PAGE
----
Best films to stream this week: 13 Jan
- Emma Simmonds
- 13 January 2021
Our weekly guide to the best films available on home entertainment platforms
Here at The List we tend to look forward to what's on the horizon but, with entertainment options limited, knowing what to watch right now in the comfort of your home is still much needed. To help ride out these challenging times, we'll keep casting our expert eye over what's new to TV and streaming services each week, bringing you the cream of the current movie crop. Let us do the decision-making for you, and then just sit back and enjoy.
Wonder Woman 1984 ★★★★☆
Speeding its way onto premium video-on-demand less than a month after its cinema release is the sequel to 2017's box office smash. If the critical verdict hasn't been universally glowing this time round, the film can be incredibly sweet and spectacular, with returning director Patty Jenkins and star Gal Gadot still working wonderfully together. Featuring MeToo-themed commentary, romance, and top quality villainy from Kristen Wiig and Pedro Pascal, Wonder Woman 1984 is a superpowered blast from times past.
Watch now on demand.
Pieces of a Woman ★★★☆☆
From acclaimed Hungarian director Kornél Mundruczó (White God), Pieces of a Woman may not be perfect but it features some outstanding moments. There's fine work from BAFTA winner Vanessa Kirby (former star of The Crown and winner of Best Actress at last year's Venice Film Festival for her performance here), playing a young woman grieving for her baby daughter, and there are plenty of memorable scenes in this desperately sad film, including a single-shot home birth and a bravura speech from the great Ellen Burstyn.
Watch now on Netflix.
Miss Juneteenth ★★★★☆
Beauty competitions have traditionally been fodder for comedy – from Little Miss Sunshine to Drop Dead Gorgeous and Miss Congeniality – but with Miss Juneteenth pageants forming part of celebrations that commemorate the end of slavery it's no laughing matter. Channing Godfrey Peoples draws on her own experiences of attending such events for her impressive first feature. She centres her story around a hardworking and heroic single mother (excellent work from Nicole Beharie), whose personal disappointments lead her to ignore the protestations of her disinterested daughter (Alexis Chikaeze), who she's entered into the titular competition.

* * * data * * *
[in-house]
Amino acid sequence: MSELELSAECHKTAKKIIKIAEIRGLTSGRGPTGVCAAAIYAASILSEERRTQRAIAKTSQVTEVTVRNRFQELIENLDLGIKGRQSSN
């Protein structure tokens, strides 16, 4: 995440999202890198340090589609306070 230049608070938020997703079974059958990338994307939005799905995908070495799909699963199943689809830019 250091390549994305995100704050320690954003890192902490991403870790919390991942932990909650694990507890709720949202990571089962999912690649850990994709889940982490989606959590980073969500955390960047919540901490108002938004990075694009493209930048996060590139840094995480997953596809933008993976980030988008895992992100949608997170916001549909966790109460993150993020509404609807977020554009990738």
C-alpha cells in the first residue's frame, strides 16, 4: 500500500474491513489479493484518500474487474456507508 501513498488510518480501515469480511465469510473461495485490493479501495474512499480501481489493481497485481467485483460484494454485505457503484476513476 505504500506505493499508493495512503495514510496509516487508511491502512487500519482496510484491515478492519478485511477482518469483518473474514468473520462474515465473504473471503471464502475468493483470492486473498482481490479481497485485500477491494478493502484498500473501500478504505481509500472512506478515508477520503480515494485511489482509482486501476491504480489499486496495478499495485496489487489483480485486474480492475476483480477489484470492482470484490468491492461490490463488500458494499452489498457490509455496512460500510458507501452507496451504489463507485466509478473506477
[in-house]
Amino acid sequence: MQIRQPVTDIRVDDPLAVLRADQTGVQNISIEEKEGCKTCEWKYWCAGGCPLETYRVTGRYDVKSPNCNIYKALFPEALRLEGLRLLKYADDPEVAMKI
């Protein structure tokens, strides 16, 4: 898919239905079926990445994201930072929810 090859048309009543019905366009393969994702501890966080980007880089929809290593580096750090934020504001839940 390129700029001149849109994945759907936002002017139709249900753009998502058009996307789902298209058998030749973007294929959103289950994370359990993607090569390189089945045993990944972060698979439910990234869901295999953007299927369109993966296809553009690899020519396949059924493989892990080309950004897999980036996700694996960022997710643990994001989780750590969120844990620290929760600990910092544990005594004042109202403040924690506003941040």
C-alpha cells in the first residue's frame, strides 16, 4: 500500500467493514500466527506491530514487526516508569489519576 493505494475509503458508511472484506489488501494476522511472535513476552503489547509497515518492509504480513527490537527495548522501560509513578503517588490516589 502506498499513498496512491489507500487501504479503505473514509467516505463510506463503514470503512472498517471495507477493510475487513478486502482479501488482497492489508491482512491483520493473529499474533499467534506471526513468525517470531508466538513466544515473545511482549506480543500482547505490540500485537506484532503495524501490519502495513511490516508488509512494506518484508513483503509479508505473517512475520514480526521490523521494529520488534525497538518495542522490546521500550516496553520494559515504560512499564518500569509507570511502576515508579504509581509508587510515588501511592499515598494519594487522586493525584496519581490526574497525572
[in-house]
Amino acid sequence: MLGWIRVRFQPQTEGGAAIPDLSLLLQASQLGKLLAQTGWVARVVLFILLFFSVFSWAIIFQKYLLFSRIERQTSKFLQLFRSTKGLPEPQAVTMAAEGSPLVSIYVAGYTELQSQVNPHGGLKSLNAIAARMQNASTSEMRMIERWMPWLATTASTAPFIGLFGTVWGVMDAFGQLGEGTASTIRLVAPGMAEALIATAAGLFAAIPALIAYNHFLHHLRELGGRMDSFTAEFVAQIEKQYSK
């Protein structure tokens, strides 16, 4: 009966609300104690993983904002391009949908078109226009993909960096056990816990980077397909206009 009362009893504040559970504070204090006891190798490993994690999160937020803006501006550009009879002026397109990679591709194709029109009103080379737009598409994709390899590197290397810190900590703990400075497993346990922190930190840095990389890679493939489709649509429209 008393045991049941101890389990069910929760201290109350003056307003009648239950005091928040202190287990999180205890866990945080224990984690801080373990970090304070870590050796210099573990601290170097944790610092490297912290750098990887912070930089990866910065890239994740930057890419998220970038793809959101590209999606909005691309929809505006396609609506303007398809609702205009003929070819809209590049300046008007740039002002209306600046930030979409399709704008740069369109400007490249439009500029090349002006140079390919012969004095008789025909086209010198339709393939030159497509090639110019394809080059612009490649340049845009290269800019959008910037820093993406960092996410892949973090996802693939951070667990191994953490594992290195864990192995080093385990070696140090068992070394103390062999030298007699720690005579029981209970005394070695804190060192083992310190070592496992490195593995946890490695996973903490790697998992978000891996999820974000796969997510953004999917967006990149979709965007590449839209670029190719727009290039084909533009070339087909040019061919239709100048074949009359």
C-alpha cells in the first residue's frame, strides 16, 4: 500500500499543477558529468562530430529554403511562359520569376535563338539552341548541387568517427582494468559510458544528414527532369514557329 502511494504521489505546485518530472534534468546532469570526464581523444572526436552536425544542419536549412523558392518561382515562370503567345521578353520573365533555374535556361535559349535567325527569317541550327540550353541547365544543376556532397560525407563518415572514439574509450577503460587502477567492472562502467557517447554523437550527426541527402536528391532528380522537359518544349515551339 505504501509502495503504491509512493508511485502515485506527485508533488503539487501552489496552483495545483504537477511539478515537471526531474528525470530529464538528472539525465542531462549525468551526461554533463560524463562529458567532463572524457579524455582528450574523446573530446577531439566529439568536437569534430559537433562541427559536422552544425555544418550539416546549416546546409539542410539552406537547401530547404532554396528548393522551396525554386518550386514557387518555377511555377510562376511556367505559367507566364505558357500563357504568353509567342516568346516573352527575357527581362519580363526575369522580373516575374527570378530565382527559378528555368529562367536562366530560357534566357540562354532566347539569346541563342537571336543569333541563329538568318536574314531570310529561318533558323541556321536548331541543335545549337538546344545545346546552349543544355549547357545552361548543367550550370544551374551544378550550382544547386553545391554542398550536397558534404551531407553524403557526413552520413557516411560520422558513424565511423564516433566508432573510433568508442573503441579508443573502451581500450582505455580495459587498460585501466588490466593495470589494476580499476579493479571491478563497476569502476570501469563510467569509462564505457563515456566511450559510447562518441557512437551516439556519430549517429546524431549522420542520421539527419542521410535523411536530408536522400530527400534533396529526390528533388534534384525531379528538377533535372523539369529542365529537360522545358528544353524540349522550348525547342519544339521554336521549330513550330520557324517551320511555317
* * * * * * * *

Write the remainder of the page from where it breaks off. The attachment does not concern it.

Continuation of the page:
Watch now on Sky Cinema.
Screening as part of MUBI's 'First Films First' season, Steve McQueen's knockout 2008 debut about Irish republican Bobby Sands' notorious hunger strike saw the director make the transition from video artist to filmmaker. It also provided the breakthrough role for actor Michael Fassbender, who McQueen would go on to collaborate with so fruitfully on Shame and 12 Years a Slave. Those who admired the director's recent Small Axe anthology series (still available to watch on iPlayer) may want to revisit his earliest work, or discover where it all began.
Watch now on MUBI.
Tinker Tailor Soldier Spy ★★★★☆
With Gary Oldman currently impressing in David Fincher's recently released Herman J Mankiewicz biopic Mank, here's the film he received his first Oscar nomination for back in 2012 (he would go on to win the Best Actor gong for the inferior Darkest Hour six years later). Oldman is subtle and sensational as the enigmatic George Smiley, while Swedish director Tomas Alfredson (Let the Right One In) brings his outsider's eye beautifully to material, rendering this most British of spy stories (based on the recently deceased John le Carré's novel of course) moving, exciting, eccentric and totally, utterly hypnotic.
Watch now on BBC iPlayer.